Conflict and War, Archaeology of: Behavior and Social Organization
Archaeologists have a long-standing interest in the evolution of human conflict and war. They identify three modes of aggression and violence based on the archaeological record: self-redress homicides, feuds, and war. Self-redress homicides predominated early in human history and continued among egalitarian hunter-gatherers. Feuds are the typical means of tribal justice for nonegalitarian hunter-gatherers, pastoralists, and small-scale farming communities. Warfare employs organized deadly force by agricultural chiefdoms and various state societies that seek to alter the balance of power between autonomous political communities. The ways in which violent practices are constituted, result in part from the nature and scale of human social organization.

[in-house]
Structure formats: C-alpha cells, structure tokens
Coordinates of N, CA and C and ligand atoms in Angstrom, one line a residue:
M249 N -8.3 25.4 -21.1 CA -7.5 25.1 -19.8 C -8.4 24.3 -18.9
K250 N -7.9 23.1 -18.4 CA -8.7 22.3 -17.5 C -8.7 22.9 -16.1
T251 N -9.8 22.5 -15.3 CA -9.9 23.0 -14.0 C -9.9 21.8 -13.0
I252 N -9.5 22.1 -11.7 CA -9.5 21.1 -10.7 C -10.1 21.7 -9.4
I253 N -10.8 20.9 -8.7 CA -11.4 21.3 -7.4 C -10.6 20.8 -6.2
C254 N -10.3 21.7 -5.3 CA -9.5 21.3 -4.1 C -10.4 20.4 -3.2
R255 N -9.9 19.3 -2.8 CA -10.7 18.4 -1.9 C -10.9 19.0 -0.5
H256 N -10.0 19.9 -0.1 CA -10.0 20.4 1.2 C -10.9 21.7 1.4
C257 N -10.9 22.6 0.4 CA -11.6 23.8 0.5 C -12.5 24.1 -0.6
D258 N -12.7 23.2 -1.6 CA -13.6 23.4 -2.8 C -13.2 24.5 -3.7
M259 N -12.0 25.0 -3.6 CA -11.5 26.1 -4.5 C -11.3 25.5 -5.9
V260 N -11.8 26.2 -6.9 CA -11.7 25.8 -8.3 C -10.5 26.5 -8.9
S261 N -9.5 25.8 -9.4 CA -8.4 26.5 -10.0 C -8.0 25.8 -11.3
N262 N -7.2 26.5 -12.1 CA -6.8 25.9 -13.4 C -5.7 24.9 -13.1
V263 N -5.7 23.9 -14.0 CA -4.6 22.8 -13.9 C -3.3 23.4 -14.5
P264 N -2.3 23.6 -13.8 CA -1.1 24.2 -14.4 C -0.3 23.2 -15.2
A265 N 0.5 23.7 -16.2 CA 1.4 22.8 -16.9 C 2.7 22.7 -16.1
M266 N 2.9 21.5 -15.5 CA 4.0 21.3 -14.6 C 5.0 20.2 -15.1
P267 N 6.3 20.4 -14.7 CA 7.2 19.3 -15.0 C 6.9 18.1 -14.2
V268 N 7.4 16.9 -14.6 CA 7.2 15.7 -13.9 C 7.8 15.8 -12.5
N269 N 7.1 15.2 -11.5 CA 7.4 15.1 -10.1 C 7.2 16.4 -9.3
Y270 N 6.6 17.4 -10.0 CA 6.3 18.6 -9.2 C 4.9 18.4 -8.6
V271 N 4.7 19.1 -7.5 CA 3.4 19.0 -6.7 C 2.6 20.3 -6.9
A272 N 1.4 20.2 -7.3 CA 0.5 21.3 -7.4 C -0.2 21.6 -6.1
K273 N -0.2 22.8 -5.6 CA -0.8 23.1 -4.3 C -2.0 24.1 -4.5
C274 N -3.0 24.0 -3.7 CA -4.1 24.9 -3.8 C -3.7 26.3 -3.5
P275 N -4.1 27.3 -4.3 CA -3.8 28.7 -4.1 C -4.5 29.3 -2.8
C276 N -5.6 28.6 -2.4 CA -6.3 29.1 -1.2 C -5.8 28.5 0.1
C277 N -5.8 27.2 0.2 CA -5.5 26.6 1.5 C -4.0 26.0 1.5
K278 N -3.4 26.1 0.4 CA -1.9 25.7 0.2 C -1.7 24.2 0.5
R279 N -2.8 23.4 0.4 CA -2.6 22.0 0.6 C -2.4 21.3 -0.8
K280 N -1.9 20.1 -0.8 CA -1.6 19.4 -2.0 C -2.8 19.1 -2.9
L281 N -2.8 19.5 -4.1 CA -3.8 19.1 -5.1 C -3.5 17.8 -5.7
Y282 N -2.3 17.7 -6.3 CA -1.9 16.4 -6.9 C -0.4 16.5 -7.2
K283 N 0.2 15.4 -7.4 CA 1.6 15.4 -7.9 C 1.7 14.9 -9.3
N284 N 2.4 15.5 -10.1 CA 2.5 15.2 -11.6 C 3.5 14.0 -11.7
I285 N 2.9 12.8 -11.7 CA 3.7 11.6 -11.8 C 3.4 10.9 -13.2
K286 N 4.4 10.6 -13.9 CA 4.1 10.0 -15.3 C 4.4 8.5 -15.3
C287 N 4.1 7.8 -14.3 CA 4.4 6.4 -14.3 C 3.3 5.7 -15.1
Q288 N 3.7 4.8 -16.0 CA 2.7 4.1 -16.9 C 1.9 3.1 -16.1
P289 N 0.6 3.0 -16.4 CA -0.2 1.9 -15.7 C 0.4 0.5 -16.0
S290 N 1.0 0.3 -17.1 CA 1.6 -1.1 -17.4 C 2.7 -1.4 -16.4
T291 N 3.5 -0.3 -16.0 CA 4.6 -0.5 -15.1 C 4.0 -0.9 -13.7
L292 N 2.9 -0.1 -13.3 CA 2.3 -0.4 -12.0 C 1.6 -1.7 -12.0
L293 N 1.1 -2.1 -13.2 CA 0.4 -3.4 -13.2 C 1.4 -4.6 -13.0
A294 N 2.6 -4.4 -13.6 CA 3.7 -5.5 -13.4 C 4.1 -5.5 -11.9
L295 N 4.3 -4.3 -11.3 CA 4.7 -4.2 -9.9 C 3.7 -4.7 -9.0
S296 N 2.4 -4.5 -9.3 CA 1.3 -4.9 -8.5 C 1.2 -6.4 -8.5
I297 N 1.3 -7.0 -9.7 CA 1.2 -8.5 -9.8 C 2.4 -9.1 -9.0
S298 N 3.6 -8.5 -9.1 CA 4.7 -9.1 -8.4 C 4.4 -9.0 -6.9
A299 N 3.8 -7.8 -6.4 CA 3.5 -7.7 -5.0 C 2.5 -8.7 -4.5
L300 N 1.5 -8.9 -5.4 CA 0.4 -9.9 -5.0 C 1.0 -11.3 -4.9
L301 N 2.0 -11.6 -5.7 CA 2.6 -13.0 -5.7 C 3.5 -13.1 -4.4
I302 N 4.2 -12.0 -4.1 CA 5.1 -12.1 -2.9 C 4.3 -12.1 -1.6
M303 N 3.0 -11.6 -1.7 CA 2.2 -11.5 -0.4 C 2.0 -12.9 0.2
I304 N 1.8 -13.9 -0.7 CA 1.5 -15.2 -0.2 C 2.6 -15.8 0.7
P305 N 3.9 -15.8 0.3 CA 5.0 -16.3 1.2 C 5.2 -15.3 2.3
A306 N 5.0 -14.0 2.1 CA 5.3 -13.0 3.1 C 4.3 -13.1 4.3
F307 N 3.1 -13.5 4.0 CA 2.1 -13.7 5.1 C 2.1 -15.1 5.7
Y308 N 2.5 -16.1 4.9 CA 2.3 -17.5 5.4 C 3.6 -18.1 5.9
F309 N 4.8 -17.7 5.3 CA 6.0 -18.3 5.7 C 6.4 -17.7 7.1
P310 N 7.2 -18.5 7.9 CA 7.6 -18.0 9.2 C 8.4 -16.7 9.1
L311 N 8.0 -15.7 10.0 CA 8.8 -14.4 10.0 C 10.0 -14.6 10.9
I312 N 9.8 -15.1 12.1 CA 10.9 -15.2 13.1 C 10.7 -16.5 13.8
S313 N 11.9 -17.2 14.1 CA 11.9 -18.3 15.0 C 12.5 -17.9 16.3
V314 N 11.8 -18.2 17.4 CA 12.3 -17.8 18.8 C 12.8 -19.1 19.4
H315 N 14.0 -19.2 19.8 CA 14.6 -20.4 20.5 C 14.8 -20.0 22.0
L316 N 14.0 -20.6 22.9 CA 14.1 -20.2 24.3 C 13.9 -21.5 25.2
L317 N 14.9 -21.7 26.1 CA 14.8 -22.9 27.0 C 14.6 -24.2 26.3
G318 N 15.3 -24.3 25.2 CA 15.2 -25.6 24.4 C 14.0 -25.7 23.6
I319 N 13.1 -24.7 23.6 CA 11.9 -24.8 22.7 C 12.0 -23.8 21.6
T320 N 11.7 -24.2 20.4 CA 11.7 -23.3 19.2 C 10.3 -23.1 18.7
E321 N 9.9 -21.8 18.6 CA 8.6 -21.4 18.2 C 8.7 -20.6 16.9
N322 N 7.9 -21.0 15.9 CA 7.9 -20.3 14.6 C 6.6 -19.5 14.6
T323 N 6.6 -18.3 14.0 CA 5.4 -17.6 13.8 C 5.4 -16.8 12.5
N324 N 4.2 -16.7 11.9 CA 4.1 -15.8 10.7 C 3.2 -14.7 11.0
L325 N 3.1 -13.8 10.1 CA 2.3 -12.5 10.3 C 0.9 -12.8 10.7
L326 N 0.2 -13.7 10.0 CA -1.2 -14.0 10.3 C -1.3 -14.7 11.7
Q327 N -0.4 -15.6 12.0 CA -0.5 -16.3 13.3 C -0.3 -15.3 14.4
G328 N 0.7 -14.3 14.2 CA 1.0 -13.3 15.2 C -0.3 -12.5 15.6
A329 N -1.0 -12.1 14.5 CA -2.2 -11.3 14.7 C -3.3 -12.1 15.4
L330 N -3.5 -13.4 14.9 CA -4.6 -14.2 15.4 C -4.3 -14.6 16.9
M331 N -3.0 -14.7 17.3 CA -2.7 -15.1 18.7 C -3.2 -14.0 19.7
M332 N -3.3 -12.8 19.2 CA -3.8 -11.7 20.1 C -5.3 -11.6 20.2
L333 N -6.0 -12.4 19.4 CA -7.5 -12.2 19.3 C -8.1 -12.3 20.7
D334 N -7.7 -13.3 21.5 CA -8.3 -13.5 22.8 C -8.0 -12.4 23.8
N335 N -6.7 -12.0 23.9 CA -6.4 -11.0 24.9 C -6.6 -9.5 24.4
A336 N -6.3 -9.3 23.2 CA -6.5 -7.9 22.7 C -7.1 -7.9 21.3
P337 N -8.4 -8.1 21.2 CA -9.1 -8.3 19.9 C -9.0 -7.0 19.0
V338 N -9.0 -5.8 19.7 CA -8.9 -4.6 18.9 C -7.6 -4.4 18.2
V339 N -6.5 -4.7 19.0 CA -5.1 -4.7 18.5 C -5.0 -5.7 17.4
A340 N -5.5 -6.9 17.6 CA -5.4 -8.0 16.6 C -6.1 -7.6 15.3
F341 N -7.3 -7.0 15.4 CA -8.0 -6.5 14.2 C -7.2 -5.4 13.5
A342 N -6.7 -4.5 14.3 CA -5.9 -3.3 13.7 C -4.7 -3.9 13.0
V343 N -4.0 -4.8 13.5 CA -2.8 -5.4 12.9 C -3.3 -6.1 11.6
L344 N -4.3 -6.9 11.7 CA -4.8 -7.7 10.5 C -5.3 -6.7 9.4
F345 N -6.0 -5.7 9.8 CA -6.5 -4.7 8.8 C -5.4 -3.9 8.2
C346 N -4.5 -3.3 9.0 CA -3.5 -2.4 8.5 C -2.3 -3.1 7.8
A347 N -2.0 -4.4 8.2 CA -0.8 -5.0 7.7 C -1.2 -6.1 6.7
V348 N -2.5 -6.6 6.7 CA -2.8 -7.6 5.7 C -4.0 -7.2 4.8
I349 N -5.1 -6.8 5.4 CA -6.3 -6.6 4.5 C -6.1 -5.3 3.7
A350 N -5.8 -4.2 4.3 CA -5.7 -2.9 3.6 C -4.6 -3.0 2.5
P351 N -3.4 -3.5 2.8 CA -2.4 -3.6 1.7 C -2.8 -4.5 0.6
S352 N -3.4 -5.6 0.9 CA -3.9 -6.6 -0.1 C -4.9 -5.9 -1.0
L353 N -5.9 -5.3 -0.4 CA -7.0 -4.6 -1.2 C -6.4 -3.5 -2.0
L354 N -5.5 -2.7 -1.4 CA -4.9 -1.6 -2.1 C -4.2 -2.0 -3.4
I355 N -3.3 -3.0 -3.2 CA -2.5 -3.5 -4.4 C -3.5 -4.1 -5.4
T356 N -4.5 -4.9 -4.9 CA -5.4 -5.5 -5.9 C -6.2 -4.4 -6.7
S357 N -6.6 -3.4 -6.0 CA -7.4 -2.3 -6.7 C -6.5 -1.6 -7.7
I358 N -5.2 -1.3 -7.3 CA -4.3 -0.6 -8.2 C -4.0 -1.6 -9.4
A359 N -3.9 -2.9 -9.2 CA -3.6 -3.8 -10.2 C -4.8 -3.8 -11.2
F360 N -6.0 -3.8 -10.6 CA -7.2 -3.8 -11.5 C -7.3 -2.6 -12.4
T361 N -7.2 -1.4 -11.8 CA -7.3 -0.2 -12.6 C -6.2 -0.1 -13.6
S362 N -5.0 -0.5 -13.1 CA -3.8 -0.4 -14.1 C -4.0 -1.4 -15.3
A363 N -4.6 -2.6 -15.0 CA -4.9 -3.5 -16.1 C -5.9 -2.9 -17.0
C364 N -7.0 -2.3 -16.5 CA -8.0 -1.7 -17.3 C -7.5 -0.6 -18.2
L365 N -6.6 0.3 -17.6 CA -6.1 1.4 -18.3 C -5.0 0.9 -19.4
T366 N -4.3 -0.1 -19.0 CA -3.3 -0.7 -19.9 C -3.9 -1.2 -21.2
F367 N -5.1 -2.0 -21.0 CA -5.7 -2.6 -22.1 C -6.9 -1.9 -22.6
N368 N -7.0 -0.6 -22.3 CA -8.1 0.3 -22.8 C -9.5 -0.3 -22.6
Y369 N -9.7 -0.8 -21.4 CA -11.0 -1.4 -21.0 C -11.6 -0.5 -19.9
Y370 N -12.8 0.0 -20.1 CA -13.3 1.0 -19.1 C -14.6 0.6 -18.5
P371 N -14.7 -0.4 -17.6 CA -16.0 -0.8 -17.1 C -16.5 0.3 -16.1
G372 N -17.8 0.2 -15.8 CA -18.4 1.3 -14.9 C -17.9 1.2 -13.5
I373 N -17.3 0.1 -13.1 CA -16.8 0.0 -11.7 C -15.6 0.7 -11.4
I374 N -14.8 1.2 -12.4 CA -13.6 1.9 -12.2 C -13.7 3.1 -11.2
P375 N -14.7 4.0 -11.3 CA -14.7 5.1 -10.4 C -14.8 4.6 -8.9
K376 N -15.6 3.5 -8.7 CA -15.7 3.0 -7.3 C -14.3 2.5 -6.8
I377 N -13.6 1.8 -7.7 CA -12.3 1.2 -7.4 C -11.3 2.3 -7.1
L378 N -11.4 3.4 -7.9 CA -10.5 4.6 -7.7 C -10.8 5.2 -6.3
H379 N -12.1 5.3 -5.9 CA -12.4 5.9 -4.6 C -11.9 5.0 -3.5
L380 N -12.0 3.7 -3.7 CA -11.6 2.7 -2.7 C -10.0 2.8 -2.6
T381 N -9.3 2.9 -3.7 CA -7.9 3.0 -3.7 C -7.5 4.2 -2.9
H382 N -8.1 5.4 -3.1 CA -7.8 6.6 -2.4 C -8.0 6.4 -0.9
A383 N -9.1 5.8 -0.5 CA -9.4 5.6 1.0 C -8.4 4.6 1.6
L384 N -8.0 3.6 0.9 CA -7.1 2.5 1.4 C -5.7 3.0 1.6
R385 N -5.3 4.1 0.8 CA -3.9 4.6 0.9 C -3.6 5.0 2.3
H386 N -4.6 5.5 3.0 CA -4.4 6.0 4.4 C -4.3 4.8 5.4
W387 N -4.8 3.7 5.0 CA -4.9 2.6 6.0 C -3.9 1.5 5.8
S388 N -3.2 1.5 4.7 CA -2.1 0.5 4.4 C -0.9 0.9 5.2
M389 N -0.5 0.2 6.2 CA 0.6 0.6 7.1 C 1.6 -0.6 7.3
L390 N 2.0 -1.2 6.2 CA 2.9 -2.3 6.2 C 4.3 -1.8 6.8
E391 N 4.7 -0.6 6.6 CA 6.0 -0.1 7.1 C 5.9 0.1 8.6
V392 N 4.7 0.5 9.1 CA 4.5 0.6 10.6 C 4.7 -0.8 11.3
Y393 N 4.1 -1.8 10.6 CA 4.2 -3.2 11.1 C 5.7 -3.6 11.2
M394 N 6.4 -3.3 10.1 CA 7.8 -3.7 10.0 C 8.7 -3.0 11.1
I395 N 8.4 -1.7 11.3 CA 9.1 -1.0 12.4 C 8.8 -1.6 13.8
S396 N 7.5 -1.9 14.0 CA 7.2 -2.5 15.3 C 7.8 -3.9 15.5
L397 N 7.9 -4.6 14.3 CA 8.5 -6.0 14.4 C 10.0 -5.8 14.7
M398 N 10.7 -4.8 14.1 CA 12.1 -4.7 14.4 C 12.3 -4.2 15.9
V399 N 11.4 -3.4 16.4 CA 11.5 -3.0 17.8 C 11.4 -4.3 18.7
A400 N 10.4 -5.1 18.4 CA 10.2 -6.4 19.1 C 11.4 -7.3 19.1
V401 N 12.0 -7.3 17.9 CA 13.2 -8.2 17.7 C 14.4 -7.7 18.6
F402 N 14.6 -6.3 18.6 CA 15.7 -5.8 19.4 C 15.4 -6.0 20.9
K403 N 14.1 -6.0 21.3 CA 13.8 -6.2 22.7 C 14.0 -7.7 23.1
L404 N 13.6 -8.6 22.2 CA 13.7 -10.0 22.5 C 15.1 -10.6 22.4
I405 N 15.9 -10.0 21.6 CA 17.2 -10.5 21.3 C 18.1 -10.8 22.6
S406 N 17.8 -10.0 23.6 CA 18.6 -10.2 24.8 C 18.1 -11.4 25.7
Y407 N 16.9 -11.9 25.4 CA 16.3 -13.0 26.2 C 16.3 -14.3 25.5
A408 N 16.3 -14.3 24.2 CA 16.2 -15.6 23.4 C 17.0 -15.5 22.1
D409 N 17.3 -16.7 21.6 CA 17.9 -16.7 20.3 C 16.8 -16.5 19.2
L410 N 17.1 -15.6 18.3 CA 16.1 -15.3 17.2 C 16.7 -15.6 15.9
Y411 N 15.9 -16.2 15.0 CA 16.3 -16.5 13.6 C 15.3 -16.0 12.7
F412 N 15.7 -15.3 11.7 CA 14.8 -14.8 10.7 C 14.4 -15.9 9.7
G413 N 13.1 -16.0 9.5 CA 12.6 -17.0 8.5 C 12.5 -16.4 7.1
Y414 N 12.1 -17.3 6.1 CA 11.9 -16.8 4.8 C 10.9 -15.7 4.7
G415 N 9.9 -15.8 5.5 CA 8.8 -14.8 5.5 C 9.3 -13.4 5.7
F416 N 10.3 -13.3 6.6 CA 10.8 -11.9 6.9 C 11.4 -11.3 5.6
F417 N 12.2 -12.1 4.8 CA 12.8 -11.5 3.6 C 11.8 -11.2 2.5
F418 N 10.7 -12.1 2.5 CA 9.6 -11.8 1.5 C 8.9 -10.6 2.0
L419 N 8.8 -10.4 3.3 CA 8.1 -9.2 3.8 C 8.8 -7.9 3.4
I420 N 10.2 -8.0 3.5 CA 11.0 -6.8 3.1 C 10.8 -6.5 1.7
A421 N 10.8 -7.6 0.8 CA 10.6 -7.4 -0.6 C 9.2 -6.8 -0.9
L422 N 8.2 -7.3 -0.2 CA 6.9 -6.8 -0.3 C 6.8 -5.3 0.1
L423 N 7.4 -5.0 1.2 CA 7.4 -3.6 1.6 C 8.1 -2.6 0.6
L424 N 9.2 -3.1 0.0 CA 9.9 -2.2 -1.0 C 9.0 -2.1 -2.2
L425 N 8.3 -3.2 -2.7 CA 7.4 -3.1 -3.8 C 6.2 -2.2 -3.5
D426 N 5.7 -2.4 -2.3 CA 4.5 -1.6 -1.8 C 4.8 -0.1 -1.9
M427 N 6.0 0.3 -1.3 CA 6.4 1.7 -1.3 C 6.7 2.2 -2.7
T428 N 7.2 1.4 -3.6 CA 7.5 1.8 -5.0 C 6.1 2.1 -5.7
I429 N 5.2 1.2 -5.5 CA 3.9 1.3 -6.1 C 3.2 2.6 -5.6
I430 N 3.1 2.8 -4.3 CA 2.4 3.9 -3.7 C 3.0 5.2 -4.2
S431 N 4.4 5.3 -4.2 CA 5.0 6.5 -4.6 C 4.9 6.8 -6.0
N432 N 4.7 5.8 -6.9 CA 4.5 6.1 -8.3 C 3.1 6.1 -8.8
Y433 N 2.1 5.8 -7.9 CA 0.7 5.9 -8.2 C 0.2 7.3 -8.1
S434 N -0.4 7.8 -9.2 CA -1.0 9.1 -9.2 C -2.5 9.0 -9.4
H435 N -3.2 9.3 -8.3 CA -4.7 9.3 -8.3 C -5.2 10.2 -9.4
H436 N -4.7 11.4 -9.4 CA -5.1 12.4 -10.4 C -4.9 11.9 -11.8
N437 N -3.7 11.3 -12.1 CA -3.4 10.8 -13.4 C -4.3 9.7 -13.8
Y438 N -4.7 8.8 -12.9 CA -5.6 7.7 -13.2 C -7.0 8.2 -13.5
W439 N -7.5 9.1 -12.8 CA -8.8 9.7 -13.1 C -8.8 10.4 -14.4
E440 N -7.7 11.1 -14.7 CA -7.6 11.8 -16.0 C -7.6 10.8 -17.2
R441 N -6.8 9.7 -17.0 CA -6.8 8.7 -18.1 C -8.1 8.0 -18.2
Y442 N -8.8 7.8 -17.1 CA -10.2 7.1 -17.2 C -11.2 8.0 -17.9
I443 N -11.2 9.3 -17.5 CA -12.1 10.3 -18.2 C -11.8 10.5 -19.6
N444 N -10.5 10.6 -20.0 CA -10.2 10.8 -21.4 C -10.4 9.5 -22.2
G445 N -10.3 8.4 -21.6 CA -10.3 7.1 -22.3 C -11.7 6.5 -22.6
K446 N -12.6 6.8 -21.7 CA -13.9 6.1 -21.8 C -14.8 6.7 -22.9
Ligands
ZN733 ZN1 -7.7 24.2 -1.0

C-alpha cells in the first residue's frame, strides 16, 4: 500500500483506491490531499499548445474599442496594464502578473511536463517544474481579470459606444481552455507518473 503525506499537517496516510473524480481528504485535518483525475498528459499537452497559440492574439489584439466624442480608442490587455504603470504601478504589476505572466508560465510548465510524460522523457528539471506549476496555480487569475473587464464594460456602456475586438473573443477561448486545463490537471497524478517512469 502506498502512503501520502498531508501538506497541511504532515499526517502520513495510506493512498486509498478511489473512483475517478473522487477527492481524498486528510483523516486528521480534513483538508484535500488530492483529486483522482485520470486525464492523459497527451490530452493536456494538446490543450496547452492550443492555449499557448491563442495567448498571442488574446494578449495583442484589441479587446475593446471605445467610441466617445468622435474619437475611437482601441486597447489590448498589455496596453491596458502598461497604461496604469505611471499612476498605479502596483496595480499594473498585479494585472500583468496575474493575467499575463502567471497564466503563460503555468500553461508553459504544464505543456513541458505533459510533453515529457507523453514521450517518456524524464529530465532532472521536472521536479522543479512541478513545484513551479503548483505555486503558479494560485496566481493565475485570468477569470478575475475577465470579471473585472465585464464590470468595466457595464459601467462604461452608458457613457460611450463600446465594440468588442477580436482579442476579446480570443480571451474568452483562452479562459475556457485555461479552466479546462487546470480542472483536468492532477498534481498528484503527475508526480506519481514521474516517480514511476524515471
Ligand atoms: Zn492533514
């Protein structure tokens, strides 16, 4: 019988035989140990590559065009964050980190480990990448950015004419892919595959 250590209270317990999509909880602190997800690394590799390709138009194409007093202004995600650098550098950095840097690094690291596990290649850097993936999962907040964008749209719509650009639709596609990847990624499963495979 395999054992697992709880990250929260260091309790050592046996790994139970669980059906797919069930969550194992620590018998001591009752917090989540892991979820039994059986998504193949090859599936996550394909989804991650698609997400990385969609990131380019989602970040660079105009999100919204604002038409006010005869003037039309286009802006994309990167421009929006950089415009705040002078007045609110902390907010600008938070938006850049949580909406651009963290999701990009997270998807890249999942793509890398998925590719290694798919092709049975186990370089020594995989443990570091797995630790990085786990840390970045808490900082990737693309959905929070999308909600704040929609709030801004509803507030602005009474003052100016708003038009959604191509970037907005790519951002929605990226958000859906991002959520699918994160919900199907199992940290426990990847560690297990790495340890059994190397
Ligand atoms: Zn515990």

International Encyclopedia of the Social & Behavioral Sciences: Second Edition
Dye, D. (2015). Conflict and War, Archaeology of: Behavior and Social Organization. International Encyclopedia of the Social & Behavioral Sciences: Second Edition, 600-606. https://doi.org/10.1016/B978-0-08-097086-8.13029-6